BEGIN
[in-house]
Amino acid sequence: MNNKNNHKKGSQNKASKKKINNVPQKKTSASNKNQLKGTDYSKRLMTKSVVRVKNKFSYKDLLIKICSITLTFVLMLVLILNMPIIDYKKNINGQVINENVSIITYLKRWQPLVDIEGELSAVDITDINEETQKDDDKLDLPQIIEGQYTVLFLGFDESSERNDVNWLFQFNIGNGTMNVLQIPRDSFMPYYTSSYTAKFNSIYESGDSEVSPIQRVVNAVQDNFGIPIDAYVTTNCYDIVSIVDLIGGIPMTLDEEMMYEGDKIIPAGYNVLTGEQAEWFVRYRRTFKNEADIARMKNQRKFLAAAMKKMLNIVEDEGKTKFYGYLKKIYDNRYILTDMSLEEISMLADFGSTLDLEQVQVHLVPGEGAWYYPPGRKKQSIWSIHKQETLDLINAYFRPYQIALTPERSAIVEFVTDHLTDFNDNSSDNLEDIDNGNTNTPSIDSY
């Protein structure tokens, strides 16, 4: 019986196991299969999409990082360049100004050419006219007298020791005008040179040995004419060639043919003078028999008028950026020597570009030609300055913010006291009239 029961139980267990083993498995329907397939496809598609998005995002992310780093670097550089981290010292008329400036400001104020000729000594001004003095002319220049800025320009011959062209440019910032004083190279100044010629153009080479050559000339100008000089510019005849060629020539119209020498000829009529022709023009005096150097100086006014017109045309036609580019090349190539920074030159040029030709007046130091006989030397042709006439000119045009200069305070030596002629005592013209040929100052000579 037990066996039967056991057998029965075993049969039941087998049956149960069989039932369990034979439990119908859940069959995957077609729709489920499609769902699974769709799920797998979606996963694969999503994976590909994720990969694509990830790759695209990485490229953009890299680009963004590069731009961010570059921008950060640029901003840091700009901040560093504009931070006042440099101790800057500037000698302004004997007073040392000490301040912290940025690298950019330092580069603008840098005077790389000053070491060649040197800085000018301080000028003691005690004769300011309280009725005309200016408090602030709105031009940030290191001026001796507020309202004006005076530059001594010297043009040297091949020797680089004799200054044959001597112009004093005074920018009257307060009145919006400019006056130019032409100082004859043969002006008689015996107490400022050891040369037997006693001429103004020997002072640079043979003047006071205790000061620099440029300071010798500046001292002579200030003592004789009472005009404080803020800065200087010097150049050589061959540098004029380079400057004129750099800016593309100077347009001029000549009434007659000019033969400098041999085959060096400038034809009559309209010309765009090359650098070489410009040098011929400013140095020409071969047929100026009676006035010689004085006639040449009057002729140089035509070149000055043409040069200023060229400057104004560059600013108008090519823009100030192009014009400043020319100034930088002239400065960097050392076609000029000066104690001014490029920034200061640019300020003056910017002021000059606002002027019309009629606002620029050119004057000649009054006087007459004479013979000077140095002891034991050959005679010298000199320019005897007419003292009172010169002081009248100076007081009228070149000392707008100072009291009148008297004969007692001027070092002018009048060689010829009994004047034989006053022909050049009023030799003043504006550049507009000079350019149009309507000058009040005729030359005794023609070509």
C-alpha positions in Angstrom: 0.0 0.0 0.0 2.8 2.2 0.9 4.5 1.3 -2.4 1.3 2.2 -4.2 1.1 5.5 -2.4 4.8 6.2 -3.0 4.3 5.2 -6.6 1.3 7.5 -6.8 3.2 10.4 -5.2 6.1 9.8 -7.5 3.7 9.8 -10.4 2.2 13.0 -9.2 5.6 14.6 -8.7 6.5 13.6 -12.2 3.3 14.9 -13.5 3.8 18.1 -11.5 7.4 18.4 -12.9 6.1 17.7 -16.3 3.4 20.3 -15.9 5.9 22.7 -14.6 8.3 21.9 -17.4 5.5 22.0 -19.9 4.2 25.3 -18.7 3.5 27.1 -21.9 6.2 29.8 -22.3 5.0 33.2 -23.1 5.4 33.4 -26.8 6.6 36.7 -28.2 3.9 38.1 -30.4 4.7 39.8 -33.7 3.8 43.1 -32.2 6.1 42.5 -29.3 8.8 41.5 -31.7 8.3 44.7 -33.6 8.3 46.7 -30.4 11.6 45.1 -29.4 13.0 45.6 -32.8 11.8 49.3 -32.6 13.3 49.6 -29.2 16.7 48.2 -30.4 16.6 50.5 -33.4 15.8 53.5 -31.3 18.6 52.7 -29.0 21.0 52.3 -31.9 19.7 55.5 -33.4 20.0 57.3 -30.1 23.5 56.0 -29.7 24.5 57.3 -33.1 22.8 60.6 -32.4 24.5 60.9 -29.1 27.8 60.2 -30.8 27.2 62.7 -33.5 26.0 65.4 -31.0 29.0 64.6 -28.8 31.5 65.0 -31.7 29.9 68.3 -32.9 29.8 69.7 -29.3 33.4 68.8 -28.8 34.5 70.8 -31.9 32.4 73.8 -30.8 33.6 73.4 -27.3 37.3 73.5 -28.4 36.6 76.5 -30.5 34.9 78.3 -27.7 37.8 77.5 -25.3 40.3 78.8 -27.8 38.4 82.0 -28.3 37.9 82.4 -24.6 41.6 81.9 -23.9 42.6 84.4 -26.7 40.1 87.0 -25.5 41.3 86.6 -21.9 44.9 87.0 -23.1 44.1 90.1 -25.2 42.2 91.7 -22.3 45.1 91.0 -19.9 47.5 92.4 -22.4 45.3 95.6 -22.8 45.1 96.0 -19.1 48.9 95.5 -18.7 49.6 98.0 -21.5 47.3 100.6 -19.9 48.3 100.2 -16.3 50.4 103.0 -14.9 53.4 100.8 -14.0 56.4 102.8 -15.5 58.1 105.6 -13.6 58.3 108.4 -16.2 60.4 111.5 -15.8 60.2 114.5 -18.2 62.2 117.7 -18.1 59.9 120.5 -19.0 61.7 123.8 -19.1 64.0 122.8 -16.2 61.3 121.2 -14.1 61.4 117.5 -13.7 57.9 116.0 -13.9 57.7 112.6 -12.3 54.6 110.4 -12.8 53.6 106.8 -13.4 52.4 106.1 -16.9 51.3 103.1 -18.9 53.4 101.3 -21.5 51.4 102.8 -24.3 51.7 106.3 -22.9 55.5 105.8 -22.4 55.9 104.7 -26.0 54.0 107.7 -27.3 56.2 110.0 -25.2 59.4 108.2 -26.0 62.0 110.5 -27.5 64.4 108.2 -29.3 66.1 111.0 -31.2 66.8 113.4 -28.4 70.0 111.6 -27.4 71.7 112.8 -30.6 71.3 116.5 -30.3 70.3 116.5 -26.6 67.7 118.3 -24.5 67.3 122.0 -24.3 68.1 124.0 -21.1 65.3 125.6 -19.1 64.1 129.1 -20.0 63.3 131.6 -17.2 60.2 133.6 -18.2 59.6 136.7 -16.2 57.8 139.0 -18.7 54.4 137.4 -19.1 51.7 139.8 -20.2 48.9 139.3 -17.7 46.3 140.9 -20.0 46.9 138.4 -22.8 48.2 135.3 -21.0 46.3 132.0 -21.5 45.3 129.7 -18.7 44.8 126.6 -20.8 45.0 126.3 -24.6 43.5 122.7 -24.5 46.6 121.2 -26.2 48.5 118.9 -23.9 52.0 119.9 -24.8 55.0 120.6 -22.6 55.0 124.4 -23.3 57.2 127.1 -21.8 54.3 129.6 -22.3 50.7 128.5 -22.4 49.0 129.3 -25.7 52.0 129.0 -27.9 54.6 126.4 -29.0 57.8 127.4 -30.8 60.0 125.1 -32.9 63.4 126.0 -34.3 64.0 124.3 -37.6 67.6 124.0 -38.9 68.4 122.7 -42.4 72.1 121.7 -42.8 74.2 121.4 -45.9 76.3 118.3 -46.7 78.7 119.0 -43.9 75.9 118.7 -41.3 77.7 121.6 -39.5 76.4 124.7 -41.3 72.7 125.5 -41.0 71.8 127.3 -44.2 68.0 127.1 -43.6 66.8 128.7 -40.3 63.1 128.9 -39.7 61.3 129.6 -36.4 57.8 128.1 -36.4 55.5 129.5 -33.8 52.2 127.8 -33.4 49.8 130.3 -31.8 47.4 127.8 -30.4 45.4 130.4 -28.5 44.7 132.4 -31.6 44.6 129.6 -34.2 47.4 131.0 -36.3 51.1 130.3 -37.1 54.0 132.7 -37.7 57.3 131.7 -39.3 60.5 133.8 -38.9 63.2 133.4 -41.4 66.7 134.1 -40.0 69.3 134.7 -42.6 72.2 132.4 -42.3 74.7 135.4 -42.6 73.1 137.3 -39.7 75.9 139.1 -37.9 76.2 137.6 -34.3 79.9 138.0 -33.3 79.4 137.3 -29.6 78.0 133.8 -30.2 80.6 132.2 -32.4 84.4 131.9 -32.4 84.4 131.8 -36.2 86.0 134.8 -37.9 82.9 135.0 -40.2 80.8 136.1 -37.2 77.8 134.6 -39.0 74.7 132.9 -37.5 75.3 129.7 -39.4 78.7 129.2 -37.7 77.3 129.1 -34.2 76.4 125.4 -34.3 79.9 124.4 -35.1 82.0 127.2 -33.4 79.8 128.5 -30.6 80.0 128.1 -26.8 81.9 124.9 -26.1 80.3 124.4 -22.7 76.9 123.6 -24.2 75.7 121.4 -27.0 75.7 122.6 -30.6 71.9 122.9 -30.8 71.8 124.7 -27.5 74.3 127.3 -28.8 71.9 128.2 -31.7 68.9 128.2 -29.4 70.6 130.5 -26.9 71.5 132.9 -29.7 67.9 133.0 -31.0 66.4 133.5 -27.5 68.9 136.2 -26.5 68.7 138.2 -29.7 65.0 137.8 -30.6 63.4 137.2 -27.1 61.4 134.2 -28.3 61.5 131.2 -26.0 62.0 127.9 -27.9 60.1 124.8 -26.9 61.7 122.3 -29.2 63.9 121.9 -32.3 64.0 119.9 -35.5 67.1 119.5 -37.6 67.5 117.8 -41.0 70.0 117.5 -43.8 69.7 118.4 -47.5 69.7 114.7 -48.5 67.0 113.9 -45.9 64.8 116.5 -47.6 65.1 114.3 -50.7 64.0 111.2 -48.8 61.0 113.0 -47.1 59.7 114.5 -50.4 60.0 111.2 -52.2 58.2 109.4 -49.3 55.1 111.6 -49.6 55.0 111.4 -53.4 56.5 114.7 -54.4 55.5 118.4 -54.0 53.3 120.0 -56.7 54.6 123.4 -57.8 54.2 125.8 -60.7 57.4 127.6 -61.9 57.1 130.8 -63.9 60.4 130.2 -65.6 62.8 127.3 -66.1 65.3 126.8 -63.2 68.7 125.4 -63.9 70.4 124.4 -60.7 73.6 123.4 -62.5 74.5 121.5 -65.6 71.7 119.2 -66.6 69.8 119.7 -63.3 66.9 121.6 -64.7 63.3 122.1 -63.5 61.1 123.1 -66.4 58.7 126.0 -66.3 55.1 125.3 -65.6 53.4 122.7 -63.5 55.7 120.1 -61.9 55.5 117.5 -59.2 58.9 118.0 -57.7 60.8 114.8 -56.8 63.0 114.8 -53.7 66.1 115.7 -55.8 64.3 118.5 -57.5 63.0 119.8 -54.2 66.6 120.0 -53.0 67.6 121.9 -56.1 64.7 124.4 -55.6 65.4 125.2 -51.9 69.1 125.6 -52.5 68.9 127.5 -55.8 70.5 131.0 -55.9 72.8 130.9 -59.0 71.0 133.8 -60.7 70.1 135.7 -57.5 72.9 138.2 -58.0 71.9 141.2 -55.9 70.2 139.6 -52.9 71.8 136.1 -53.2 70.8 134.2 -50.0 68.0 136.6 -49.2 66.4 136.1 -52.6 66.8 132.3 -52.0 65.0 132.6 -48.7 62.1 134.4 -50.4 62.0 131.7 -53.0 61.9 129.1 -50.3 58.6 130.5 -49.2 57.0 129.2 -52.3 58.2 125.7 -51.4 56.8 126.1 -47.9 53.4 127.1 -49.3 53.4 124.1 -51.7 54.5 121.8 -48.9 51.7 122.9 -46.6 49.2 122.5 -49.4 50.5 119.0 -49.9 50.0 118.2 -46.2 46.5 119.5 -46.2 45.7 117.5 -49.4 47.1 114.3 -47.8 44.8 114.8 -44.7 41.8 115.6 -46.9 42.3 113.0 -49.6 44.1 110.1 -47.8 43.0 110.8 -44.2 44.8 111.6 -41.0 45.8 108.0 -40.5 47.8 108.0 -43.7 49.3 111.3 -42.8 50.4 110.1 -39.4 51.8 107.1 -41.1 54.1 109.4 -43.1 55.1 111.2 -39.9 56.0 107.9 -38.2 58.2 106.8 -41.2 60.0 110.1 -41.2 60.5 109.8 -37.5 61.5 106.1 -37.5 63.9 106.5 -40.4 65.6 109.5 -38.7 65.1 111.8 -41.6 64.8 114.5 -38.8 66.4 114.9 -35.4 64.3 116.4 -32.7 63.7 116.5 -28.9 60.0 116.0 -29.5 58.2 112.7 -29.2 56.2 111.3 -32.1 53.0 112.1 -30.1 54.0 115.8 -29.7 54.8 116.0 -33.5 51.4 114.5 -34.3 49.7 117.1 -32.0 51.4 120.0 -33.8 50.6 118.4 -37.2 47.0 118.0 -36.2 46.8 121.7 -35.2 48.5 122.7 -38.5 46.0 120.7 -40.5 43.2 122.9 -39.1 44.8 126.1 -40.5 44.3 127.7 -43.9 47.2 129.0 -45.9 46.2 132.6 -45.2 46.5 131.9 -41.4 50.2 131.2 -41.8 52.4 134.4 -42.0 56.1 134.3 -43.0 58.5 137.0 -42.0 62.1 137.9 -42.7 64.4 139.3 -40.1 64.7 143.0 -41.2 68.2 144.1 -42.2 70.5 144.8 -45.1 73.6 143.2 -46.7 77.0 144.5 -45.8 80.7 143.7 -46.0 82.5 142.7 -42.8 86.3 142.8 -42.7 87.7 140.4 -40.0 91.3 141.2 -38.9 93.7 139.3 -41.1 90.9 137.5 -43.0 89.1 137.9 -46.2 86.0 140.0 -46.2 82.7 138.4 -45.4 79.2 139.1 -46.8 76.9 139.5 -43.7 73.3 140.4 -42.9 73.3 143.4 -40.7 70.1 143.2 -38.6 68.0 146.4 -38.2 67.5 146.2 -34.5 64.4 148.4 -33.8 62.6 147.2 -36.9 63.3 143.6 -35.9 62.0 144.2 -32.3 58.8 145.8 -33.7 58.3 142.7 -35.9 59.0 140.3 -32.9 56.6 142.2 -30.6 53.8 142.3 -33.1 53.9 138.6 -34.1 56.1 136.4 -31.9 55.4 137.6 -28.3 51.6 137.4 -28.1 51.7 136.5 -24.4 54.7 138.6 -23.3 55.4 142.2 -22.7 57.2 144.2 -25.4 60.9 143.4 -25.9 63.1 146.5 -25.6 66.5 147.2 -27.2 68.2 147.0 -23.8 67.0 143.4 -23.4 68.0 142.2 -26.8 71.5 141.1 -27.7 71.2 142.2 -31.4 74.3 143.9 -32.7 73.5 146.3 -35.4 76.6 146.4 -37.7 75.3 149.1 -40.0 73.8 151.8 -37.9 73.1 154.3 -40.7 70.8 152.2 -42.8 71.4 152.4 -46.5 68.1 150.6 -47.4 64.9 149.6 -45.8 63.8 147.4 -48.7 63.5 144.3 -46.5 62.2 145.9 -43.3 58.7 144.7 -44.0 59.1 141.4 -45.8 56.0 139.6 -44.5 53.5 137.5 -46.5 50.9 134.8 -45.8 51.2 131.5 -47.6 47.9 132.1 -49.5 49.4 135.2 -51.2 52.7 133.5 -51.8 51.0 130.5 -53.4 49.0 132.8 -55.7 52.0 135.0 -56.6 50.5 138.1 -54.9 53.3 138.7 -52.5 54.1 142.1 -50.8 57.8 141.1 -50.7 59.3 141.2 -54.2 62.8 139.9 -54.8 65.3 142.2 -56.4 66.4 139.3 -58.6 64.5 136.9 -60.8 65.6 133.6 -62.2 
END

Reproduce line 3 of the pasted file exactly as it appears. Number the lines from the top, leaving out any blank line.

């Protein structure tokens, strides 16, 4: 019986196991299969999409990082360049100004050419006219007298020791005008040179040995004419060639043919003078028999008028950026020597570009030609300055913010006291009239 029961139980267990083993498995329907397939496809598609998005995002992310780093670097550089981290010292008329400036400001104020000729000594001004003095002319220049800025320009011959062209440019910032004083190279100044010629153009080479050559000339100008000089510019005849060629020539119209020498000829009529022709023009005096150097100086006014017109045309036609580019090349190539920074030159040029030709007046130091006989030397042709006439000119045009200069305070030596002629005592013209040929100052000579 037990066996039967056991057998029965075993049969039941087998049956149960069989039932369990034979439990119908859940069959995957077609729709489920499609769902699974769709799920797998979606996963694969999503994976590909994720990969694509990830790759695209990485490229953009890299680009963004590069731009961010570059921008950060640029901003840091700009901040560093504009931070006042440099101790800057500037000698302004004997007073040392000490301040912290940025690298950019330092580069603008840098005077790389000053070491060649040197800085000018301080000028003691005690004769300011309280009725005309200016408090602030709105031009940030290191001026001796507020309202004006005076530059001594010297043009040297091949020797680089004799200054044959001597112009004093005074920018009257307060009145919006400019006056130019032409100082004859043969002006008689015996107490400022050891040369037997006693001429103004020997002072640079043979003047006071205790000061620099440029300071010798500046001292002579200030003592004789009472005009404080803020800065200087010097150049050589061959540098004029380079400057004129750099800016593309100077347009001029000549009434007659000019033969400098041999085959060096400038034809009559309209010309765009090359650098070489410009040098011929400013140095020409071969047929100026009676006035010689004085006639040449009057002729140089035509070149000055043409040069200023060229400057104004560059600013108008090519823009100030192009014009400043020319100034930088002239400065960097050392076609000029000066104690001014490029920034200061640019300020003056910017002021000059606002002027019309009629606002620029050119004057000649009054006087007459004479013979000077140095002891034991050959005679010298000199320019005897007419003292009172010169002081009248100076007081009228070149000392707008100072009291009148008297004969007692001027070092002018009048060689010829009994004047034989006053022909050049009023030799003043504006550049507009000079350019149009309507000058009040005729030359005794023609070509």